Volume 94: February 1655

Calendar of State Papers Domestic: Interregnum, 1655. Originally published by Her Majesty's Stationery Office, London, 1881.

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'Volume 94: February 1655', in Calendar of State Papers Domestic: Interregnum, 1655, (London, 1881) pp. 30-61. British History Online https://www.british-history.ac.uk/cal-state-papers/domestic/interregnum/1655/pp30-61 [accessed 12 April 2024]

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February 1655

Feb. 1. Council. Day's Proceedings.
Council proceeded in the debate on the order for the assessment, and passed the sum to be inserted, and the distribution thereof, and several parts of the order. [I. 75, p. 661.]
Feb. 1. 53. Order by the Treasury Commissioners that—as by Order of Parliament of 1 Jan. 1652–3, 100,000l. was to be paid from the moneys arising by sale of and compositions for delinquents' estates to the Treasurers-at-war, on which sundry sums were charged, and as all moneys are now to be paid out of the Exchequer,—the treasurers authorized to receive the proceeds of the said estates pay into the Exchequer, on Feb. 12,718l. 14s. 8½d. now in their hands, or any further sum then in hand, and pay in their further receipts weekly. [¾ page.]
Feb. 1.
London.
Levant Company to Sir Thos. Bendish. Thos. Davies earnestly solicits our letters to you on behalf of his son George, purser of the Ursula Bonadventure when it was forced into the Venetian service, and 18 months ago taken by the Grand Seignior's galleys near the castles. His friends have but lately heard this, and that he is with the galleys at Smyrna. We beg you to take courses with the Captain Basha, Vizier, or otherwise, for his release. [Levant Papers, Vol. 4, p. 235.]
Feb. 2. 54. Petition of the baptized believers, in and about Chard, to the Protector and Council. We have separated from the public worship of this nation for conscience' sake, but have no place of meeting, and it is for you to grant us one. We beg leave (none of us having a fit house) to meet in the unoccupied shire hall of Chard, and we will pray for your salvation by Jesus Christ, and for understanding hearts, to go in and out before this great people. 19 signatures. [1 page.]
Feb. 2. Order thereon in Council for the following letter. [I. 75, p. 661.]
Feb. 2.
Whitehall.
Council to the Mayor and Burgesses of the Corporation of Chard, co. Somerset. It has been represented to us by a congregation of baptized persons about Chard, that they have no convenient place to meet in for worship, wherefore they have asked leave to use the now vacant shire hall. We signify to you our approbation of the same, and desire you to permit them to worship in the hall, when it is not wanted for the public service. [I. 75, p. 663.]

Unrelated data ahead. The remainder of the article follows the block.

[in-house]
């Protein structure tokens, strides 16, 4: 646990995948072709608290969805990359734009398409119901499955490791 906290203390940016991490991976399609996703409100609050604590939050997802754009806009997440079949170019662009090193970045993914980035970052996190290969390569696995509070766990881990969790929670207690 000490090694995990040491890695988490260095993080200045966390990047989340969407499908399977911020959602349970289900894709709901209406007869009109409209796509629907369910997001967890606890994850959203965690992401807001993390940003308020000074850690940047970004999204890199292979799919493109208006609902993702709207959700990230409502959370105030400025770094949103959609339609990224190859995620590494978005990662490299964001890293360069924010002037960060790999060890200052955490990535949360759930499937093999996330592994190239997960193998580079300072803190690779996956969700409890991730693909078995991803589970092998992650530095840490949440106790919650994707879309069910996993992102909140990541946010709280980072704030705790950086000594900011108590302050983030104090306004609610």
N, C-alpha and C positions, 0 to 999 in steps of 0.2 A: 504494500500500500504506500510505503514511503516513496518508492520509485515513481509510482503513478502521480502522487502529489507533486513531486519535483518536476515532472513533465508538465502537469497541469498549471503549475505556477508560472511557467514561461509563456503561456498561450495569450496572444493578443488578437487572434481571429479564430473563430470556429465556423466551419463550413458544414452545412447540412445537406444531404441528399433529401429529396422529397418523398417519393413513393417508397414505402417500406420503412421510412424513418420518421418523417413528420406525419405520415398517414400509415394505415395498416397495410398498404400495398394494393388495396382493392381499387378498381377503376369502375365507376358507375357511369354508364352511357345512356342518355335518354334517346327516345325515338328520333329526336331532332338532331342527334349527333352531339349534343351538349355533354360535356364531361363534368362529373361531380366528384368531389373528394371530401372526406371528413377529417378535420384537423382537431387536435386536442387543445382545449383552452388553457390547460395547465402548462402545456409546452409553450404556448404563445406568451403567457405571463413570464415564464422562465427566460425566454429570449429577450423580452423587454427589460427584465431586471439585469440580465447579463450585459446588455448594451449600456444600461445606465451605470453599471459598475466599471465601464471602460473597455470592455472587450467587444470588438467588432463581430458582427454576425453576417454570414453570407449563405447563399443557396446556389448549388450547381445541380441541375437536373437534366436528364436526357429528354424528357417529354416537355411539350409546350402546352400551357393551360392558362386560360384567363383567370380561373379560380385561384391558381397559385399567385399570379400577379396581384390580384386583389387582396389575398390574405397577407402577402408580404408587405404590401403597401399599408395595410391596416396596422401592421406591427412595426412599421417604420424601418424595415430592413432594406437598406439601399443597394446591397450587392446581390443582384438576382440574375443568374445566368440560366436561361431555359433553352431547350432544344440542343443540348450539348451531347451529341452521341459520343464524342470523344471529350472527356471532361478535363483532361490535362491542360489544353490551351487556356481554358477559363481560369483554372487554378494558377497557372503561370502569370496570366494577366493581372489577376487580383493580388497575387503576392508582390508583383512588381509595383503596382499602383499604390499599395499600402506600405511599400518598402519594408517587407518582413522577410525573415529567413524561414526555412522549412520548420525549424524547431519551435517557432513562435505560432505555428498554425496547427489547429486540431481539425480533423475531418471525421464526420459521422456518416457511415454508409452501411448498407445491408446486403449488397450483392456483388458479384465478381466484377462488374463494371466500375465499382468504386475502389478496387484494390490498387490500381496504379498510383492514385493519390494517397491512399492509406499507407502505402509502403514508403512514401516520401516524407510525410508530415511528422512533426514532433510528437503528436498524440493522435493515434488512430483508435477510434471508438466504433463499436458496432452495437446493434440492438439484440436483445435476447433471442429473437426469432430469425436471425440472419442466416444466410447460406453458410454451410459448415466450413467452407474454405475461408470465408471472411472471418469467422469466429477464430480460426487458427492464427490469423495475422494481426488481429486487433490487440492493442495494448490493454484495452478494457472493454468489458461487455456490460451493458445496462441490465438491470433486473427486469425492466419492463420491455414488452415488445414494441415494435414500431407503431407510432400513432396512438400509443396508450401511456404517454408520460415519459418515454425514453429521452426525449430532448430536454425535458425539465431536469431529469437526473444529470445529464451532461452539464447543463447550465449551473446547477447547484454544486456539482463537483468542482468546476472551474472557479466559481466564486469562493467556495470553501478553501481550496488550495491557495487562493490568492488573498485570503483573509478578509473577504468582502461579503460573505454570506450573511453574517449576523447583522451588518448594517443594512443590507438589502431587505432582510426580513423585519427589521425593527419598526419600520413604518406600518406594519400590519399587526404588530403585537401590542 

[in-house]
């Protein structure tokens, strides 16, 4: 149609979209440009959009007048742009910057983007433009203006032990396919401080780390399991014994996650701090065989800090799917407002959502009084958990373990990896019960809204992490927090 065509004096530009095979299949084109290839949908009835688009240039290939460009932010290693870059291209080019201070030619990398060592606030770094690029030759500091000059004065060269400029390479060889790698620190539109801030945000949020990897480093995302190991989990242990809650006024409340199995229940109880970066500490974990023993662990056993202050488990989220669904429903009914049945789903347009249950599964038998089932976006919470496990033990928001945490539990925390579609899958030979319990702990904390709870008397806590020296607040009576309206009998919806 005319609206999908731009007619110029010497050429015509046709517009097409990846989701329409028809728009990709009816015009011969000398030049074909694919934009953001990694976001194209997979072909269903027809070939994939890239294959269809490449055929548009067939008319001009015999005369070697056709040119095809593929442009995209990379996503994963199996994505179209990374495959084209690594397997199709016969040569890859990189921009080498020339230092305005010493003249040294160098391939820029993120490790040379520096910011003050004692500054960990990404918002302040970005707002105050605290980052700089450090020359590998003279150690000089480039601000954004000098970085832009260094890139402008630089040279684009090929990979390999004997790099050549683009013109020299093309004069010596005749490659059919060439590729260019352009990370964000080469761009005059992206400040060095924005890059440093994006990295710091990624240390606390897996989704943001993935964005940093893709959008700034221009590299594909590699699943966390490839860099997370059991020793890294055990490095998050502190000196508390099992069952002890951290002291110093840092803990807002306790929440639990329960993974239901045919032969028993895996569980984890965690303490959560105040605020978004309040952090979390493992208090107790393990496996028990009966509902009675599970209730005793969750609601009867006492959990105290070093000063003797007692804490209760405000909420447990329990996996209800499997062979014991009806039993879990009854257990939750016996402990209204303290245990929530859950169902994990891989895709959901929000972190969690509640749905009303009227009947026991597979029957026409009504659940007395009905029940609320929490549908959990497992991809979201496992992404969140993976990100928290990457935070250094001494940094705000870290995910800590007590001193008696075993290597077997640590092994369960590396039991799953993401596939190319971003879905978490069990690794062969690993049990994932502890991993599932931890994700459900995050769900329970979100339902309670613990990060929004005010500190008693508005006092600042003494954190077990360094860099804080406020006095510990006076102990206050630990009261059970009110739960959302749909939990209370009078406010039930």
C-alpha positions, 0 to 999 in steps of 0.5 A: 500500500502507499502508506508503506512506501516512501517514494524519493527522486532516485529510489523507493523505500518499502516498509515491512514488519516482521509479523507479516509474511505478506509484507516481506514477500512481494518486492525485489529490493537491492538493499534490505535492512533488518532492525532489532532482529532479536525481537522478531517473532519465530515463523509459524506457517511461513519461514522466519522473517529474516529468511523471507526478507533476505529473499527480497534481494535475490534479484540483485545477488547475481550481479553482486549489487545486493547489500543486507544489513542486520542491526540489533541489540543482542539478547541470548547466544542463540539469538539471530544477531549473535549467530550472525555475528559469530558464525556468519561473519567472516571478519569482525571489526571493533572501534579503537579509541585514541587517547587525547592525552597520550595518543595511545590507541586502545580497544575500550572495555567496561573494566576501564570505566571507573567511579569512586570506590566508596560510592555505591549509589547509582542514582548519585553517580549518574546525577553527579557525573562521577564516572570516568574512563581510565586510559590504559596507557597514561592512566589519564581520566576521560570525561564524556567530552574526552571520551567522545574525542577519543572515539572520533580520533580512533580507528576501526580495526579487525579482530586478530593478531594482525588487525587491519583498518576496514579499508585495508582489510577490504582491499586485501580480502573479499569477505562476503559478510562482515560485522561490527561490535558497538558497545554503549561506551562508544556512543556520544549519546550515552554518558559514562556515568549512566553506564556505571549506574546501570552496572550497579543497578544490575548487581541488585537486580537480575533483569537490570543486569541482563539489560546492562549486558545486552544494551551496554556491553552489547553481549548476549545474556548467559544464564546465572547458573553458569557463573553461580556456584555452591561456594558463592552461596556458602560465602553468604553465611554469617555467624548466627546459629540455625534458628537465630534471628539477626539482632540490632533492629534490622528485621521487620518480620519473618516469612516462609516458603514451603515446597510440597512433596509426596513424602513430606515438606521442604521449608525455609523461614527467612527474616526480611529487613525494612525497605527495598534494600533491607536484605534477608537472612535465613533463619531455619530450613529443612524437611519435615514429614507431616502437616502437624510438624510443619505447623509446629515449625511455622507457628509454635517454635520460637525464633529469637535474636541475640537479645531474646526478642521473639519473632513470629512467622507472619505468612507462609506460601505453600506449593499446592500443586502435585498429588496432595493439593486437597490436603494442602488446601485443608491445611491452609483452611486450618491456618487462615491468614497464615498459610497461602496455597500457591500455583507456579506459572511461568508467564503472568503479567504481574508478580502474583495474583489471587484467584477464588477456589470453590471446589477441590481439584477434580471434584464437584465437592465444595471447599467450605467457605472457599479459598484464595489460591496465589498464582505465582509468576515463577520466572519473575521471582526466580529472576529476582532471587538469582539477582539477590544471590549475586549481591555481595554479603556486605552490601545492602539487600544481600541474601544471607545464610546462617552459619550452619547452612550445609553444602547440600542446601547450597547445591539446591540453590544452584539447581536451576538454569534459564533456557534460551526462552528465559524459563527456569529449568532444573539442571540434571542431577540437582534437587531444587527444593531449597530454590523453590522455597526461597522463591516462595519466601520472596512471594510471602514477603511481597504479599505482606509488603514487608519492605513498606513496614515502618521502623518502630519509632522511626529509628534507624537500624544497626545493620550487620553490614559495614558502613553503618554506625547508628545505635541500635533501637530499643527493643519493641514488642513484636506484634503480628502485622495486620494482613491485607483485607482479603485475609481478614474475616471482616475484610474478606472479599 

Feb. 2. 55. Petition of John Pordage, minister of Bradfield, co. Berks, to the Protector. Many of the county commissioners for ejecting scandalous ministers being my enemies, I have been ejected by malice and without proof; I appeal to your justice for a commission to determine my case, having a wife and many children. With reference to Council, 29 Jan. 1654–5. [1 page.]
Feb. 2. Note of the reading of the petition in Council. [I. 75, p. 662.]
Feb. 2. Council. Day's Proceedings.
5. Order on a report on the petition of Hen. Whalley, JudgeAdvocate, that he be allowed 200l. for 2½ years' salary as an Admiralty Judge in Scotland, to be paid from moneys in the hands of Commissioner-General Whalley, for Dutch prisoners. [I. 75, pp. 662–3.]
Feb. 2.
Whitehall.
Council to Gervase Buck, Esq., at Worcester. We have received your letter and enclosures concerning one calling himself Thompson, and as he is probably employed by the enemy, he should be further examined. We therefore desire you to deliver him to the commander of the troops in Worcester, who is to send him to London.
We return you our thanks for your care in the matter, and desire you to express them to the Bailiff of Kidderminster and the others who gave the first information. [I. 75, p. 662.]
Feb. 5. 56. Petition of the knights, gentlemen, and other inhabitants of 20 villages and townships adjoining Needwood Forest, co. Stafford, to the Protector and Council. The forest being one of those to be sold for satisfaction of the soldiers, they applied to the late Parliament, but it was dissolved before anything was done.